You’re getting married in a church that doesn’t allow custom vows. 

One easy way to decide if you want to have private wedding vows is to check with your minister. How come? Stanis says though usually rare in today’s modern weddings, some religious groups do not allow any vows other than ones from scripture. If this is the case, and you have more to say than what’s in the book, you may want to consider private vows before or after your ceremony to personalize your promises to one another.

You want at least one moment of your day that’s private.

Maybe you don’t mind all-eyes-on-you. And perhaps, you’re actually looking forward to having quality time with those you love the most. But, when it comes to your relationship, you want to have at least one moment that’s just yours. Many couples feel this way, according to Kylie Carlson, wedding expert and founder of The Wedding Academy. By selecting to do private vows as part of your first-look, you reserve the space for intimacy and connection, without having to worry about who is watching or listening.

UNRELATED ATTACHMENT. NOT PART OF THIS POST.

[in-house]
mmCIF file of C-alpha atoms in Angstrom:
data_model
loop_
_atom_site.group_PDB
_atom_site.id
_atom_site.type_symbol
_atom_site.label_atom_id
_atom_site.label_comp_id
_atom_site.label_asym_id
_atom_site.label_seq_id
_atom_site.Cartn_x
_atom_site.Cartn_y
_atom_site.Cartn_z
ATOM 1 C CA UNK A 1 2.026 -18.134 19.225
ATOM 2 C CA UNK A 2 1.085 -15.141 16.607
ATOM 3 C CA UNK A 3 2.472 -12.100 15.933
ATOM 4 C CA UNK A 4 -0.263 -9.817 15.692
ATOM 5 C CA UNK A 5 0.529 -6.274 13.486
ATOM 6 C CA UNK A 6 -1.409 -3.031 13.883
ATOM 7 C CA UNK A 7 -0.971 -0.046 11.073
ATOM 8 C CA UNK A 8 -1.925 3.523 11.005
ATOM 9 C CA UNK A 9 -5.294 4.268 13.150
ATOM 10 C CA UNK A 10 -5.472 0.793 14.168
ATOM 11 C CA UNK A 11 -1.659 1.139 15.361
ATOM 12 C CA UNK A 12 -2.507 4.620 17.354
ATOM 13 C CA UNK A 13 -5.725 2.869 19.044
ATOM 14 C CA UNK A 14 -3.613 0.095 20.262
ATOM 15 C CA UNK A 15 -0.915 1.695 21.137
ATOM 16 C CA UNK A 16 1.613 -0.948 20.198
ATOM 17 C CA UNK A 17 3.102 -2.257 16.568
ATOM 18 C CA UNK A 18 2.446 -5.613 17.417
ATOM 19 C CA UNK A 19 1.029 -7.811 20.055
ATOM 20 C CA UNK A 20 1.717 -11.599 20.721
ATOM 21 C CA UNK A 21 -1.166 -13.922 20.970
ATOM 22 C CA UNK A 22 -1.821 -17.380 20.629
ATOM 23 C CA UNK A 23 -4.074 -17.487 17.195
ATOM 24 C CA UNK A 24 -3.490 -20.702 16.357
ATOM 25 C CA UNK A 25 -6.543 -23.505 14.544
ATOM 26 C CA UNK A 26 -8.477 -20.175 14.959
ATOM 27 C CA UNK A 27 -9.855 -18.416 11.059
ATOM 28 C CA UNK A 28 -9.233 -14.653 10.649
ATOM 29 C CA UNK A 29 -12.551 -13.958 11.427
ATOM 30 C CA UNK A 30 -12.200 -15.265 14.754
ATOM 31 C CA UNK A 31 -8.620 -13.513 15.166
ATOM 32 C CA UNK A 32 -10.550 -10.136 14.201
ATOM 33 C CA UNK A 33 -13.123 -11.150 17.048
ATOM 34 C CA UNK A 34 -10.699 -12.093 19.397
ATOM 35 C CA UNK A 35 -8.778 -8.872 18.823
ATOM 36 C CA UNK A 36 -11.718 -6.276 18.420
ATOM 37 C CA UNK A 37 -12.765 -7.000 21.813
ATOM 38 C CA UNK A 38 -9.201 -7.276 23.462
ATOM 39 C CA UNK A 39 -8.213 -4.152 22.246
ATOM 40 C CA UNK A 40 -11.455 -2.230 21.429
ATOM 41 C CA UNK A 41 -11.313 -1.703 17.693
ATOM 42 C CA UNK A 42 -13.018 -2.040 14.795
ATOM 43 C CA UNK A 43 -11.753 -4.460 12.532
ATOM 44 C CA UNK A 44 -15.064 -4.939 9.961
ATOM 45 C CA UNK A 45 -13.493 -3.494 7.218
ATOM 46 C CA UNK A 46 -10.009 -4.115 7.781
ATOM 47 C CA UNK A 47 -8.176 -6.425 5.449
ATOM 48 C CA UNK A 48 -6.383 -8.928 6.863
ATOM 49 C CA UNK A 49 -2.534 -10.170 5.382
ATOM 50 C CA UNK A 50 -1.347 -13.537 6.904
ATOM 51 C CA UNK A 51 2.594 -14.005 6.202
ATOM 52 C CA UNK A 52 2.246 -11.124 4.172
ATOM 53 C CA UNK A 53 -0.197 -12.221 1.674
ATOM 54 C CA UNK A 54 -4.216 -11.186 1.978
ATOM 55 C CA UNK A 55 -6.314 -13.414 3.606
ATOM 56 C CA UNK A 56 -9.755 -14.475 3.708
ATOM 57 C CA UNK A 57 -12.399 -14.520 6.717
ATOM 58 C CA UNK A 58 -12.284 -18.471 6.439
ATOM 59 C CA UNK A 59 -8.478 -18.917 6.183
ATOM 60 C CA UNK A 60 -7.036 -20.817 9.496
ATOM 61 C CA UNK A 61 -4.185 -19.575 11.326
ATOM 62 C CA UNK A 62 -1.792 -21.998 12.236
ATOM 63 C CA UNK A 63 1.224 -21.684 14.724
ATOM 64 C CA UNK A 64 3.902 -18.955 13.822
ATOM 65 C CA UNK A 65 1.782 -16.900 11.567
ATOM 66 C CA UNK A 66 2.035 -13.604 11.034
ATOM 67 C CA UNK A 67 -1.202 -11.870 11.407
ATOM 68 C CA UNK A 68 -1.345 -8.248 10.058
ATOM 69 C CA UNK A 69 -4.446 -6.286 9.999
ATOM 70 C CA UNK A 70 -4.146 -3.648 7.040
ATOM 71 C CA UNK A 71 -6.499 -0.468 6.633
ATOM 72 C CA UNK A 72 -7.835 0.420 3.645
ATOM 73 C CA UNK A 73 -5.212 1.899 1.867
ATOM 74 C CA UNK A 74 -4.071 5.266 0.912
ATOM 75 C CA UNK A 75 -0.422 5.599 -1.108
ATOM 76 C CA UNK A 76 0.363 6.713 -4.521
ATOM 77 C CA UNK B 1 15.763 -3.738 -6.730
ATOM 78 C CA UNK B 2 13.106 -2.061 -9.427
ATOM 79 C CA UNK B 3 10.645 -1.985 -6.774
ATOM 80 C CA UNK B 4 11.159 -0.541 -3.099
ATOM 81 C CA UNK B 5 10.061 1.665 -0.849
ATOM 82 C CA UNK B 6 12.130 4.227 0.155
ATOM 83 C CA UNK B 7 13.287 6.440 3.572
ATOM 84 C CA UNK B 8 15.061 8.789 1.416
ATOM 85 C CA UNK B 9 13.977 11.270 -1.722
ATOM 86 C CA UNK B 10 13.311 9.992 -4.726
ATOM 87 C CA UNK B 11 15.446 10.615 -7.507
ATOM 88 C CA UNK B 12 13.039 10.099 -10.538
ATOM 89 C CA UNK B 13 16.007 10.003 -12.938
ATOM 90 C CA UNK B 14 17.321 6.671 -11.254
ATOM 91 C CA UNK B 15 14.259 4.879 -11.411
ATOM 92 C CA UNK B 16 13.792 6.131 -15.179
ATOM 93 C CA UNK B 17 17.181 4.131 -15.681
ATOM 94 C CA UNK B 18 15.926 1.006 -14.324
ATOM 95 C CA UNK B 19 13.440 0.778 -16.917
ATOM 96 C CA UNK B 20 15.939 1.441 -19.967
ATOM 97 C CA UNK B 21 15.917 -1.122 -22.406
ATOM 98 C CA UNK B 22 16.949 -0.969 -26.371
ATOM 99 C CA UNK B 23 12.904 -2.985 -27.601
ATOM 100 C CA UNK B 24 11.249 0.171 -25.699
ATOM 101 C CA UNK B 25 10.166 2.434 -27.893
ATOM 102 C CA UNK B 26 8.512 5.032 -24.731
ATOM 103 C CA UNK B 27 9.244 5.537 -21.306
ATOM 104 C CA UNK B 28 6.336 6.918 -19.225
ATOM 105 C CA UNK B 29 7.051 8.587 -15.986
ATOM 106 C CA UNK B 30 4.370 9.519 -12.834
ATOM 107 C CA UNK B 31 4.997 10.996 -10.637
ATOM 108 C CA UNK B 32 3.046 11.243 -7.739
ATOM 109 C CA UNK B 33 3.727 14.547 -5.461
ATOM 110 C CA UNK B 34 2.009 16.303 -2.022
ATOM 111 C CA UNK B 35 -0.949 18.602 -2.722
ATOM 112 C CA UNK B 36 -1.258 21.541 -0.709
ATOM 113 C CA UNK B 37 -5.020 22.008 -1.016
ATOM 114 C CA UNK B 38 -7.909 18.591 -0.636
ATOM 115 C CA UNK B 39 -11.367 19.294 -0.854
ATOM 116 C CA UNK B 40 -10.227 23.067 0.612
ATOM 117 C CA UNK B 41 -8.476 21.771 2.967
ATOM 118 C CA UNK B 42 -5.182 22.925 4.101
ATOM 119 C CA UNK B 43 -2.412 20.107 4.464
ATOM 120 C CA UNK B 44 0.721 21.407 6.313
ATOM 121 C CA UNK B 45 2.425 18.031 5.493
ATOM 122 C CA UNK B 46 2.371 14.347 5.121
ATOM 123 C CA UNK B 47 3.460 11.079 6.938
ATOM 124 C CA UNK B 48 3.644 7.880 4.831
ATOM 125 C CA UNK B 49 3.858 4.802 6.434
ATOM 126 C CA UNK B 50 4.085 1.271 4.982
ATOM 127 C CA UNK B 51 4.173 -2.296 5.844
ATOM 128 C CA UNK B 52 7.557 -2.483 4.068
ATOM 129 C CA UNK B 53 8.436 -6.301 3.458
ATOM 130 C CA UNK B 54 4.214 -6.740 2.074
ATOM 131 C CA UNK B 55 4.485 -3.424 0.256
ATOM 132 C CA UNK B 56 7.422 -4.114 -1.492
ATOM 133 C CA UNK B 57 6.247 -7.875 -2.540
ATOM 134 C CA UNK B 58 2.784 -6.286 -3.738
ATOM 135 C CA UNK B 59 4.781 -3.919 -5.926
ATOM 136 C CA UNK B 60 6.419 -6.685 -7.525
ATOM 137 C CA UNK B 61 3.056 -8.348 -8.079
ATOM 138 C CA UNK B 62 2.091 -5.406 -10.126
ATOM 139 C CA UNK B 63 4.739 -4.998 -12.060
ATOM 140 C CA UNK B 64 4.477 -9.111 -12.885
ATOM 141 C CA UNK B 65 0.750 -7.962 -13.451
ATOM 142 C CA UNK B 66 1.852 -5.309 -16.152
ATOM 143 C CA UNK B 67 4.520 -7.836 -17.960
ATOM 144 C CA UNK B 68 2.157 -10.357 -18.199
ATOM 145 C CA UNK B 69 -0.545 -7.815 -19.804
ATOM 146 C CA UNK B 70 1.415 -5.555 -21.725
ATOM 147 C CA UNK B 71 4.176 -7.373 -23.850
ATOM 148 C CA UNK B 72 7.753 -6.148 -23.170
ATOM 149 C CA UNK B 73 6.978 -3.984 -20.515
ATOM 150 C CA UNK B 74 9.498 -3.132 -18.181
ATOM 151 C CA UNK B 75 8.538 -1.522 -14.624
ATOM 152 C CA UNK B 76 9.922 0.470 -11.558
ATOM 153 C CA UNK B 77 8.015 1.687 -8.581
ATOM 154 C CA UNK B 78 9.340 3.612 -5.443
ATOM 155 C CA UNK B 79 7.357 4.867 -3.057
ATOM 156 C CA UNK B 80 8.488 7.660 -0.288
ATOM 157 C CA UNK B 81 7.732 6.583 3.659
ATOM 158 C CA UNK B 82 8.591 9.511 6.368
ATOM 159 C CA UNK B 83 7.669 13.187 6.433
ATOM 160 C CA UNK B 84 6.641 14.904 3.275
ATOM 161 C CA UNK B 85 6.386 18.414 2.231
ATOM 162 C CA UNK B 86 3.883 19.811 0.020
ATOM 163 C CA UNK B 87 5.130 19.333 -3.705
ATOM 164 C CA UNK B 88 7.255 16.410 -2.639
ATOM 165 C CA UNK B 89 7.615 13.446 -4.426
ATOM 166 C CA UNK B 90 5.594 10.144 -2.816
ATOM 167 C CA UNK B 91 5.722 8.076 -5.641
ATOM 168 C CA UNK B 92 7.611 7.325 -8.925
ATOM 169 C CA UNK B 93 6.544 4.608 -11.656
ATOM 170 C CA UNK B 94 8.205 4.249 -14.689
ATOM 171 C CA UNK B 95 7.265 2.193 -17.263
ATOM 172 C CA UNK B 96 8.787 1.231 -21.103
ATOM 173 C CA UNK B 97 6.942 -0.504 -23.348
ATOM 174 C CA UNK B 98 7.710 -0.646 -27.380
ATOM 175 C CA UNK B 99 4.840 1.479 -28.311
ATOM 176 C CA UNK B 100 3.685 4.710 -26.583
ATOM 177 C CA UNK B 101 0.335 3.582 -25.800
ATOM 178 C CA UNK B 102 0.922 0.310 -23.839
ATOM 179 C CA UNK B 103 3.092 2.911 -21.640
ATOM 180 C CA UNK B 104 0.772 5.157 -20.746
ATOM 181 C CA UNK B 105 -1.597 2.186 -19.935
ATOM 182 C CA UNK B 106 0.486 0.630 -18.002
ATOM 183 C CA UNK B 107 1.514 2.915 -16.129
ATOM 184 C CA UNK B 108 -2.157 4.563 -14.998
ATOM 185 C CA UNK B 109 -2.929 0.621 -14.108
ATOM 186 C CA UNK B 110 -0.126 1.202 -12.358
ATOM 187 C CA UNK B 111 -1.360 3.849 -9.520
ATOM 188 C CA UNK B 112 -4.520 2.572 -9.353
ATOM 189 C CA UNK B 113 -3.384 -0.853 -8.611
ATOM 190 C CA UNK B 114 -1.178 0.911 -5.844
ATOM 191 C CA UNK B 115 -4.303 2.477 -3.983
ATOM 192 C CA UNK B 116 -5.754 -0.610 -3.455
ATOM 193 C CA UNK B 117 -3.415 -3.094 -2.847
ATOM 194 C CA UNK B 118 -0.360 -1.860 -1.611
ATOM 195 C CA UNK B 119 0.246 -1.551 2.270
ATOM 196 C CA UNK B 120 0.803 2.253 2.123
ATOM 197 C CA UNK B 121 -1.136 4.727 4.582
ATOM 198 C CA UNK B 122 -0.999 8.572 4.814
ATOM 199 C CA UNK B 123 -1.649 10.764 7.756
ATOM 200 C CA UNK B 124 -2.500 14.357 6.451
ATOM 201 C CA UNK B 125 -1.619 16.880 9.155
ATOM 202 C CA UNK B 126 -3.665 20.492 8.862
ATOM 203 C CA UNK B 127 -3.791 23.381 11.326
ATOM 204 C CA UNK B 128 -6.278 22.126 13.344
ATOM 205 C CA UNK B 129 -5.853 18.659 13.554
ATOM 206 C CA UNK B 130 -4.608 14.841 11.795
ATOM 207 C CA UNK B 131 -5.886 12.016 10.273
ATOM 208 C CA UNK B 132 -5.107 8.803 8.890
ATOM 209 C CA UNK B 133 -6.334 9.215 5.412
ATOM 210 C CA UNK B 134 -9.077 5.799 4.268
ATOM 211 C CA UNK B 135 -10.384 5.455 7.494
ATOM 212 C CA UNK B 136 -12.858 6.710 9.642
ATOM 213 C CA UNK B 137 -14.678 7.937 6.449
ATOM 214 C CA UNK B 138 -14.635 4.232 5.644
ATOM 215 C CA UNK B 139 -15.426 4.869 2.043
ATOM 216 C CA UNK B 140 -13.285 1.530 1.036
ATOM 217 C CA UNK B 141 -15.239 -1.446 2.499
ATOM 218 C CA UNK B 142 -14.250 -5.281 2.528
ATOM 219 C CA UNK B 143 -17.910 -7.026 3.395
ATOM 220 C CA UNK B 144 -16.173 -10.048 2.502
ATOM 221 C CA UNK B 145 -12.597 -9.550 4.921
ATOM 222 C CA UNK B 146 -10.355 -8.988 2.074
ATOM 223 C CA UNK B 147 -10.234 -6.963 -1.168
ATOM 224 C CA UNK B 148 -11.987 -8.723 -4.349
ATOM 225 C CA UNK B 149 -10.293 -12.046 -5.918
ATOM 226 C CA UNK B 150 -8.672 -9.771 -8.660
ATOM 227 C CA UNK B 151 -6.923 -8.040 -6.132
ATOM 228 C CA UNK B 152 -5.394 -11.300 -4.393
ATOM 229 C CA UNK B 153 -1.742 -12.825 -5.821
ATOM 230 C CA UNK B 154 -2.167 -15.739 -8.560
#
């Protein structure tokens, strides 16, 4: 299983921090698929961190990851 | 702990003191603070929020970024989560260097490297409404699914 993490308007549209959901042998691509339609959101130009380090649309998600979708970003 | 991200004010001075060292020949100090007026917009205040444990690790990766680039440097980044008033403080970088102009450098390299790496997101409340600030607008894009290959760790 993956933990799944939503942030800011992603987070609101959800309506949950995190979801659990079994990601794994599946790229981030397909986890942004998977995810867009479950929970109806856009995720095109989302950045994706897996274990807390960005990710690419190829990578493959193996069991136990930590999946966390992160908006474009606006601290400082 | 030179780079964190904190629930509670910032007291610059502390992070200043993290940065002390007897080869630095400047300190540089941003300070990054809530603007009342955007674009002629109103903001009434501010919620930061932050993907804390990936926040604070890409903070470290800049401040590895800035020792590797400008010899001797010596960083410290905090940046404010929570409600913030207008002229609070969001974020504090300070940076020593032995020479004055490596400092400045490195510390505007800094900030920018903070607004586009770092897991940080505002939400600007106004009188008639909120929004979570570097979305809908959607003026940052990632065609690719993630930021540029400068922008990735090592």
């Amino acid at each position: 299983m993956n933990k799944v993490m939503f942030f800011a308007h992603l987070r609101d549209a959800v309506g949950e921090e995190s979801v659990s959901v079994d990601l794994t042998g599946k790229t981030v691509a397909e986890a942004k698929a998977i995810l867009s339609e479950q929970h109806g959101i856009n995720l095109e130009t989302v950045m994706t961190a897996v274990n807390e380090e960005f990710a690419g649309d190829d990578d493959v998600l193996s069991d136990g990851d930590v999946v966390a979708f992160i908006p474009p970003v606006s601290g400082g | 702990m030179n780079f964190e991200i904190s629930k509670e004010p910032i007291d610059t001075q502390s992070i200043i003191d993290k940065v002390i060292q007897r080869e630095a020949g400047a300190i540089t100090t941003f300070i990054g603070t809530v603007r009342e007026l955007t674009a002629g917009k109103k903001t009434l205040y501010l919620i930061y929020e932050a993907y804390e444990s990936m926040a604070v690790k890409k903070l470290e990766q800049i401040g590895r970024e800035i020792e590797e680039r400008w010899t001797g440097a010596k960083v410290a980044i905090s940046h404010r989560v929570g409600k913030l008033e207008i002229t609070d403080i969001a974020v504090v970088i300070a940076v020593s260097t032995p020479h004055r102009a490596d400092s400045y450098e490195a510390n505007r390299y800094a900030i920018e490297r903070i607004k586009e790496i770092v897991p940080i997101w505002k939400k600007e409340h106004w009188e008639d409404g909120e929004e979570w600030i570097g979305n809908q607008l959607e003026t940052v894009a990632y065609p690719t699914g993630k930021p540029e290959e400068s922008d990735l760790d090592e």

You wanted to have an intimate wedding — but didn’t. 

Or more to the point: your guest list got out of control, fast. Blame it on your parents who wanted to invite every last cousin, or the fact that your soon-to-be-spouse has many siblings, but your dreams of an intimate were just that: a wish that wasn’t possible. If this is the case, private vows can give you the secluded moment you desire with your partner, away from everyone — and everything — else. “Private wedding vows are your opportunity to walk into marriage the way you imagined: intimate, private, and personal,” Stanis adds.

How to write private vows

Unlike traditional wedding vows, the private alternative offers a little more wiggle room and opportunity for creativity. But with any speech, getting started early and developing an outline will serve you best. Here, tips on how to make this intimate moment even more special:

Make them as personal as possible.